Tag Archives: cyberpunk

Cyberpunk commentary – Page 24

Herewith the director’s/artist’s/writer’s commentary on page 24 of The Lightstream Chronicles.

Now things are getting interesting. Last week Sean was about to step into the MagShuttle to head down to the dangerous street level in the Mong Kok district of Hong Kong 2. Things will get a little grittier now and the oppressed, cyberpunk side of this society begins to gain some legibility.  In panel 1 Sean is inside and looking out at the view from more than 300 stories above. Upon entering and by virtue of the fact that his identity was logged before the shuttle doors would open, the mesh promptly notifies him that TopCity residents are not advised to travel to that dangerous section of town. (The mesh refers to amalgamation of every network of every device, everyone’s chipset, every touch sensor, camera, scanner, electronic device and active surface in the greater 47,000 square kilometers of the Hong Kong 2 Mega City. The mesh is monitored by New Asia government computers and police security forces. It knows where you are and what you are doing. Though it is not something they advertise, the New Asia government likes to think that the mesh sees everything.

Sean waives the warning without a second thought (typical teenager – even though he’s 18) and opts for street level. As the shuttle descends, the third panel is worth inspecting with a zoom. Once the shuttle drops below the 50 story mark of the TopCity Spanner we can see the descent through the 20th century architecture of old Mong Kok.

Zoom highlights:

For those who want to get the most out of the visuals, a zoom into panel 1 on this page and the last panel of the previous page shows some details of the MagShuttle interior, interface and navigation cameras, and panel 2 features a giant light panel (billboard) for the a synthetic companion from Almost Human Corporation, Sean’s employer. Panel 3 gives you a taste of the Mong Kok neighborhood.

 

A view from DownTown as the MagShuttle approaches.
A view from DownTown as the MagShuttle approaches.

 

To read more about the Hong Kong Mega city and the mesh see pages 5 & 6 of The Lightstream Chronicles, and there is additional backstory on the story or the 2159 pages.

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Sci-fi or cyberpunk? Genre wars with the web comic.

Since the beginning, I have been referring to The Lightstream Chronicles as a science fiction crime thriller, but a more accomplished comic artist than myself referred to the work as a cyberpunk crime thriller. Admittedly, through my own ignorance, this term seemed off-base. I thought of Tank Girl as cyberpunk. So, I did more research. It would appear that there are more genres of science fiction than I was aware of. I think it is fair to say that for the purposes of my thesis, When Designers Ask, “What If?” that I did exhaustive research on comics and graphic novels, as well as the topic of design fiction, but science fiction is this enormous thing that encompasses a vast array of genres and sub-genres that I frankly did not have the ability to explore within the context of the thesis proper. Now, however, that the thesis is complete and submitted to the Internet database as one of a gazillion theses, I can begin to explore those areas that time and scope did not permit. Hence, cyberpunk has caught my attention and beckoned me to further examination.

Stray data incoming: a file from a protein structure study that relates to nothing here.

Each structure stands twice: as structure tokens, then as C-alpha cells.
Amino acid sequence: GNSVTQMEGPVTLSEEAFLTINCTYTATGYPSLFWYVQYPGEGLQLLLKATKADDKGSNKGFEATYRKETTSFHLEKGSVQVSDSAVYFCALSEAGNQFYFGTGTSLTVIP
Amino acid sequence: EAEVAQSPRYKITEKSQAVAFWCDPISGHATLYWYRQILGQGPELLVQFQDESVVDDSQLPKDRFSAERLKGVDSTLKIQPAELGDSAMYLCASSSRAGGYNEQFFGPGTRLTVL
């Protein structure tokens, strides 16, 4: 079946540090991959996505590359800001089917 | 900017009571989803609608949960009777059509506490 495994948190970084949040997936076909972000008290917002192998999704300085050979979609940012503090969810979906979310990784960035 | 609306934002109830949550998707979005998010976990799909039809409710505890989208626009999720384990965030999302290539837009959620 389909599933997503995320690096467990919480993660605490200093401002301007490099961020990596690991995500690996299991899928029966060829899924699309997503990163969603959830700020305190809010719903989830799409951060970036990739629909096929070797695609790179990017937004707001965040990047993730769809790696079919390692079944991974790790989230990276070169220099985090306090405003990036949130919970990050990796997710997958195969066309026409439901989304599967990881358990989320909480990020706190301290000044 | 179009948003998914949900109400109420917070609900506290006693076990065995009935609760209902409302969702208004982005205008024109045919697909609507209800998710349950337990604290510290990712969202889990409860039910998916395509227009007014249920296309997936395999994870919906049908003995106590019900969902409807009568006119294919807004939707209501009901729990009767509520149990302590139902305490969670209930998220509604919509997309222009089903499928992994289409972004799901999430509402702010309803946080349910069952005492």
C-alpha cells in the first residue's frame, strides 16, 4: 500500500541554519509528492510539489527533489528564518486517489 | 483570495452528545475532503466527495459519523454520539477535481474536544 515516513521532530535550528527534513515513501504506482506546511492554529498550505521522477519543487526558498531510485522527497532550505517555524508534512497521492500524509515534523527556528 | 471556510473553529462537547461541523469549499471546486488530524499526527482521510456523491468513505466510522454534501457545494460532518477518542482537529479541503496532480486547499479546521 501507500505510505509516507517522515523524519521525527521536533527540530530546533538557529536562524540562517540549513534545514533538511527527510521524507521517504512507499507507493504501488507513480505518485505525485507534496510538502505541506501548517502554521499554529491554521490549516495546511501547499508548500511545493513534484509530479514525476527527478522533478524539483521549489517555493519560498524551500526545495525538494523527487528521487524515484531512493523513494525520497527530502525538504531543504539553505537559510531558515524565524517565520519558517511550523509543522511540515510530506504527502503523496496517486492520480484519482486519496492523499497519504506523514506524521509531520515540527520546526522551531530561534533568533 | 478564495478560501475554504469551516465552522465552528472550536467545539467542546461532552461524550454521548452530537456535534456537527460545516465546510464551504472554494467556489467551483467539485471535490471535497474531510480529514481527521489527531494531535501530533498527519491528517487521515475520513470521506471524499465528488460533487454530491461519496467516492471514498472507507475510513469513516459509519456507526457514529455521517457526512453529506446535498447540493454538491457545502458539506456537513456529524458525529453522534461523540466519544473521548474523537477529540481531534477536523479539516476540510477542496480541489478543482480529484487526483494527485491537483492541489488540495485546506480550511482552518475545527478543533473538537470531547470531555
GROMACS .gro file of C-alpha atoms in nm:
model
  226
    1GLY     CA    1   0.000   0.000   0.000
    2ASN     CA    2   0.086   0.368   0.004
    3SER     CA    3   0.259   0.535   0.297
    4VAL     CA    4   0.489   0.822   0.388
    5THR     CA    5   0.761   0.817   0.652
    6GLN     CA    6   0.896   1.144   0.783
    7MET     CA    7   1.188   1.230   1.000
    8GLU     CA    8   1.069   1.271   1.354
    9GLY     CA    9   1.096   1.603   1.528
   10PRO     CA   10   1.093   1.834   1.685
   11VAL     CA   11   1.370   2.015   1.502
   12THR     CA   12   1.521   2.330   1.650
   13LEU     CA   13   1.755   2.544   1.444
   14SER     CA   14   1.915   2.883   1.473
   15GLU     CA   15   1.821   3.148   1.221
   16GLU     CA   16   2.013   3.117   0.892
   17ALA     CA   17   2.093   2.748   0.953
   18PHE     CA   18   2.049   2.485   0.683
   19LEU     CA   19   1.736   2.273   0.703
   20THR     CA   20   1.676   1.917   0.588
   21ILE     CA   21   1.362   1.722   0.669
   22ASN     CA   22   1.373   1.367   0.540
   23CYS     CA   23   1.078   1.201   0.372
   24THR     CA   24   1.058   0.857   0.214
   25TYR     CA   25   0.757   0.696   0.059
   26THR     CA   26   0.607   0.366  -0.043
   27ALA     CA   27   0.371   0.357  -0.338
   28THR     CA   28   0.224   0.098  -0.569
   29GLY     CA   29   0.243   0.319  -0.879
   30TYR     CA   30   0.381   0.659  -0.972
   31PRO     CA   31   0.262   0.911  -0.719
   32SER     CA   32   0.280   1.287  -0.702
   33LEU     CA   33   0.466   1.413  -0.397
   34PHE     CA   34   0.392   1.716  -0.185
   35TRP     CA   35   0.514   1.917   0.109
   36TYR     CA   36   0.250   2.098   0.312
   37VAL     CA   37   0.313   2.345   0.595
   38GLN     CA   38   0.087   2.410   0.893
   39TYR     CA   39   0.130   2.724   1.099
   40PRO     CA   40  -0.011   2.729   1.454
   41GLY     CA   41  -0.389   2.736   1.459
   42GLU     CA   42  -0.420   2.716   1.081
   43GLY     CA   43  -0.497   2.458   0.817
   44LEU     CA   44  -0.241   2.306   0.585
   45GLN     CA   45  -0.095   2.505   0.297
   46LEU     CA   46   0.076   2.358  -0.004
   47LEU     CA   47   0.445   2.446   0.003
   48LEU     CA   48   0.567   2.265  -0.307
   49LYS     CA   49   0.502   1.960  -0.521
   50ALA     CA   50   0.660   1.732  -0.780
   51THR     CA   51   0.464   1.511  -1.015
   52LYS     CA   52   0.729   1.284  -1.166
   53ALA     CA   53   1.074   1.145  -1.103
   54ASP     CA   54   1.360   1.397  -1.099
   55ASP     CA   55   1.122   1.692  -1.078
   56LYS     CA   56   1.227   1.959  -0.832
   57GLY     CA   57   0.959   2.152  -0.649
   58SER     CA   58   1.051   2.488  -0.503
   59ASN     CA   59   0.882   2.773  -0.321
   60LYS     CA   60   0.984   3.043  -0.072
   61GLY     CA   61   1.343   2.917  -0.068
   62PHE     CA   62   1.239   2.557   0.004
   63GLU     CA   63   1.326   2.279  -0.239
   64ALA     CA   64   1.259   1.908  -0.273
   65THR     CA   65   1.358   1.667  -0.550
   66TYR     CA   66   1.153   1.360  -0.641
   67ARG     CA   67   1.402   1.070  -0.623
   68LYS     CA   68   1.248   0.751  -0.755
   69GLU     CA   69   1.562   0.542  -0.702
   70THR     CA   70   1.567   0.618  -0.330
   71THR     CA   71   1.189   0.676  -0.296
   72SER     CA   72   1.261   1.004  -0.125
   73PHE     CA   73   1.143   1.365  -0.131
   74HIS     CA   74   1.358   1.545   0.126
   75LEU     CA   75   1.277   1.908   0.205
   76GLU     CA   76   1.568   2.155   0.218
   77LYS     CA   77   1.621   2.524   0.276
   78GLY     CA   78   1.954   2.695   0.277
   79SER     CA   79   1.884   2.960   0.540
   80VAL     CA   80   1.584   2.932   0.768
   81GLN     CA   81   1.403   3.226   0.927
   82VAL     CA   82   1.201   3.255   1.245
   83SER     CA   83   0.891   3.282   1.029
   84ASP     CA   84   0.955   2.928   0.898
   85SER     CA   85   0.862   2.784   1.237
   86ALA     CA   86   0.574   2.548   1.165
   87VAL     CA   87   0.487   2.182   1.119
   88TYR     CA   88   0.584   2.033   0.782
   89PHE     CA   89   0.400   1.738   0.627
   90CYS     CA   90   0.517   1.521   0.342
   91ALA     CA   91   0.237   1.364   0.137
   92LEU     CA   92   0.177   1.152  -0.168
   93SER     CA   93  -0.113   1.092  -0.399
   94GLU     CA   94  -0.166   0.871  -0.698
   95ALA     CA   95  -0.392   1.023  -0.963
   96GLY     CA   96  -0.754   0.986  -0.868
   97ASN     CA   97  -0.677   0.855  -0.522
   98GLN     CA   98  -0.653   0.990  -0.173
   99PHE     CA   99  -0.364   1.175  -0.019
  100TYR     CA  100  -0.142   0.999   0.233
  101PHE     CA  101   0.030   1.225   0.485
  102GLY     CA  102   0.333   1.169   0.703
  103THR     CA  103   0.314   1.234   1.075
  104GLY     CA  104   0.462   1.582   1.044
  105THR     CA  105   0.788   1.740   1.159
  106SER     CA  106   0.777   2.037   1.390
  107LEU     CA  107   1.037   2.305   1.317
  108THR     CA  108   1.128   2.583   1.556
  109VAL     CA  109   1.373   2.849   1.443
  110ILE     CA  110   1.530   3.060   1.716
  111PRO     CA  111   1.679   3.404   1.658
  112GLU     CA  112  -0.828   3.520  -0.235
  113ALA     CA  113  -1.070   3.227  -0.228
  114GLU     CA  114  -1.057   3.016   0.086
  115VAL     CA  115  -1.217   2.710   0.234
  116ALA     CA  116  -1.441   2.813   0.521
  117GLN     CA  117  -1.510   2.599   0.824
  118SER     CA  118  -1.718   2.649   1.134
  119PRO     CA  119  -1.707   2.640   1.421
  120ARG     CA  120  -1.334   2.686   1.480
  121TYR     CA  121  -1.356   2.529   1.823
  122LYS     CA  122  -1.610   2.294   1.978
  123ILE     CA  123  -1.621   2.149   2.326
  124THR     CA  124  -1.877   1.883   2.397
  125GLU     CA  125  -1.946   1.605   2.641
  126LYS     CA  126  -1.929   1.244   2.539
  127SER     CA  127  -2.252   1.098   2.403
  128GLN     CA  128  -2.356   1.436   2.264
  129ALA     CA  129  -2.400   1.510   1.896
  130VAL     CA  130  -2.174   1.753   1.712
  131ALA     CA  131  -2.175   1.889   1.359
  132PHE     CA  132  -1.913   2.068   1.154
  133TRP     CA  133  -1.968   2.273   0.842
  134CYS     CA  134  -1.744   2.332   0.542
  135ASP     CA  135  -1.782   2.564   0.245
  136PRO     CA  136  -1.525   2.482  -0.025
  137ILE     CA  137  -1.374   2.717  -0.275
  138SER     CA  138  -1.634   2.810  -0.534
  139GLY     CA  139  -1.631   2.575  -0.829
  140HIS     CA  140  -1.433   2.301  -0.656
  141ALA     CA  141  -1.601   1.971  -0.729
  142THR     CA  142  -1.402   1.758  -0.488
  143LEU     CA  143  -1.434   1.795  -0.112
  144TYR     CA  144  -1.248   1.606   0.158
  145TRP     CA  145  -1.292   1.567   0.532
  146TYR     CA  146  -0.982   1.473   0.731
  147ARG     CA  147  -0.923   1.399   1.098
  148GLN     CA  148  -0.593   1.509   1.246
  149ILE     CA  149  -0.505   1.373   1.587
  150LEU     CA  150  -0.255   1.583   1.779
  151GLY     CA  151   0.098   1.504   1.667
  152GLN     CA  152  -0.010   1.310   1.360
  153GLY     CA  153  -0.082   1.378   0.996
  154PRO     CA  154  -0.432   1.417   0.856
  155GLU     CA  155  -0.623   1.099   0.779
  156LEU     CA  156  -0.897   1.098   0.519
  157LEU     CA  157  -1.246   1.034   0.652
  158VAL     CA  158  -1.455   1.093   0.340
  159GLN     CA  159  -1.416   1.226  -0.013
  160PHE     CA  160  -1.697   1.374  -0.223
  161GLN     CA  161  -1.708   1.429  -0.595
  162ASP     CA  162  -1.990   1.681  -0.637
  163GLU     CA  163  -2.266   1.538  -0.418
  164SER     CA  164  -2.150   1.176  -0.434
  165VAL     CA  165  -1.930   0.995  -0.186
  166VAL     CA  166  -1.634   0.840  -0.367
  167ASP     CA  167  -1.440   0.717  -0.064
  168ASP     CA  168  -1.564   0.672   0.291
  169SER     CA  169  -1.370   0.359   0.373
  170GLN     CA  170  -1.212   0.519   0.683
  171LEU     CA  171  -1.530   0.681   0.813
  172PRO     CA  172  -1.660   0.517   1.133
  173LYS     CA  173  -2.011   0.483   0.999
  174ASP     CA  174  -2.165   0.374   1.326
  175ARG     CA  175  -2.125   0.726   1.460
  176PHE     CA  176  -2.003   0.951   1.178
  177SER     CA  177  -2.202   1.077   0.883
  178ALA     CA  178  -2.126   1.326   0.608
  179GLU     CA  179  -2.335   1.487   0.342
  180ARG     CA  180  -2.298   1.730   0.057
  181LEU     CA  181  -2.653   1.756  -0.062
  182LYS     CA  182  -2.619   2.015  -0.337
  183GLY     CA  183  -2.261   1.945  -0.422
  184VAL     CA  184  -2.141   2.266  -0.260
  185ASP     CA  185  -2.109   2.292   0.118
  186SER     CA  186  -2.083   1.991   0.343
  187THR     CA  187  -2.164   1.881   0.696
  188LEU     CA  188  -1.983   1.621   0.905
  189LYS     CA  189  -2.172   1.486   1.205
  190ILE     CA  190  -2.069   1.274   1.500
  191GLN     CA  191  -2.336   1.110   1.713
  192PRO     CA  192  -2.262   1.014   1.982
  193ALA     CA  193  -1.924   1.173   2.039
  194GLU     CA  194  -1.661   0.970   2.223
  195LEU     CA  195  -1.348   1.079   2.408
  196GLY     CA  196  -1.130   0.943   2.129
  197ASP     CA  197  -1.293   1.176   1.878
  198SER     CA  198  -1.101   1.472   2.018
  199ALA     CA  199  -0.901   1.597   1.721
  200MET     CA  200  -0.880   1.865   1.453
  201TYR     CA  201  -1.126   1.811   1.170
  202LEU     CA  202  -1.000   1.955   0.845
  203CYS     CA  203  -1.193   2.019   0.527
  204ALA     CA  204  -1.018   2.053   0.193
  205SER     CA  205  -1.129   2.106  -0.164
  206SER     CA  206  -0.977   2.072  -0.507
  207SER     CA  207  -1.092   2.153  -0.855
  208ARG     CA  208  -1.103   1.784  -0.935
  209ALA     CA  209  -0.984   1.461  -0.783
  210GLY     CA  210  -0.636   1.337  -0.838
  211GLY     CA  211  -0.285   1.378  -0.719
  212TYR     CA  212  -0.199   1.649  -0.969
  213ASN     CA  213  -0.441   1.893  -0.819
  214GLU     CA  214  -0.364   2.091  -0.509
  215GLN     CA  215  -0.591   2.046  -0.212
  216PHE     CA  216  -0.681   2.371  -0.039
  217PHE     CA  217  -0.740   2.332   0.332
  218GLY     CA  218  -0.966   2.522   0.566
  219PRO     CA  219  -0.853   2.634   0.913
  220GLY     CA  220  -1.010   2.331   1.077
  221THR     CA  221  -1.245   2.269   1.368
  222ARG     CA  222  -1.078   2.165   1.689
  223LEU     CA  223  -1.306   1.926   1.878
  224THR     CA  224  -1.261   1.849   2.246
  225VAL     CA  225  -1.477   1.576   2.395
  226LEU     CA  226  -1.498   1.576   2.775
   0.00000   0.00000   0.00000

As in design fiction, there does not seem to be any one authority on the subject and it has morphed in its collective understanding over the years. The combination of “cyber” from cybernetics and “punk” most commonly associated with the early 70’s and 80’s rock music genre could literally be interpreted as thinking machines with attitude. But over the years, the term now confers a sort of uber-technological society where people are not just human and machines are not just machines; there is a shared reality, or virtual reality. An explanation from the Cyberpunk Project website offers an elucidation that I like:

“This technology is visceral. It extends itself into people via brain implants, prosthetic limbs, cloned organs. It is not outside us but under our skin, inside our minds. Technology pervades the human self; the goal is the merging of man and machine.”

"...under our skin..."
“…under our skin…”

And if you want more, Lawrence Person gives an in-depth description in his Notes Toward a Postcyberpunk Manifesto. I particularly like this snip:

” It may have been Isaac Asimov (though I first heard it via Howard Waldrop) who said there were three orders of science fiction, using the automobile as an example. Man invents the automobile and uses it to chase down the villain: adventure fiction. Man invents the automobile, and a few years later there are traffic jams: social problem fiction. In the third type, man invents the automobile, and another man invents moving pictures: fifty years later, people go to drive-in movies. It is this third order of fiction, social fabric fiction, that was at the heart of cyberpunk…The best postcyberpunk moves further into third-order science fiction, the plot arising organically from the world it’s set in.”

 

To me, that is what drives the plot of The Lightstream Chronicles. If you’ve read the backstory on the web site or on pages 3 and 4 of the web comic, then you can see the social fabric fiction at work. It is interesting to note that the godfather of cyberpunk is the same guy who coined the term design fiction: Bruce Sterling. Person (from the same manifesto), paraphrases Sterling’s assessment that, “cyberpunk carried technological extrapolation into the fabric of everyday life.”

That makes for an even more interesting topic: perhaps real design fiction is also cyberpunk. Either way, and even if it’s all really just another flavor of SF, I’m convinced that TLSC play in the cyberpunk sandbox.

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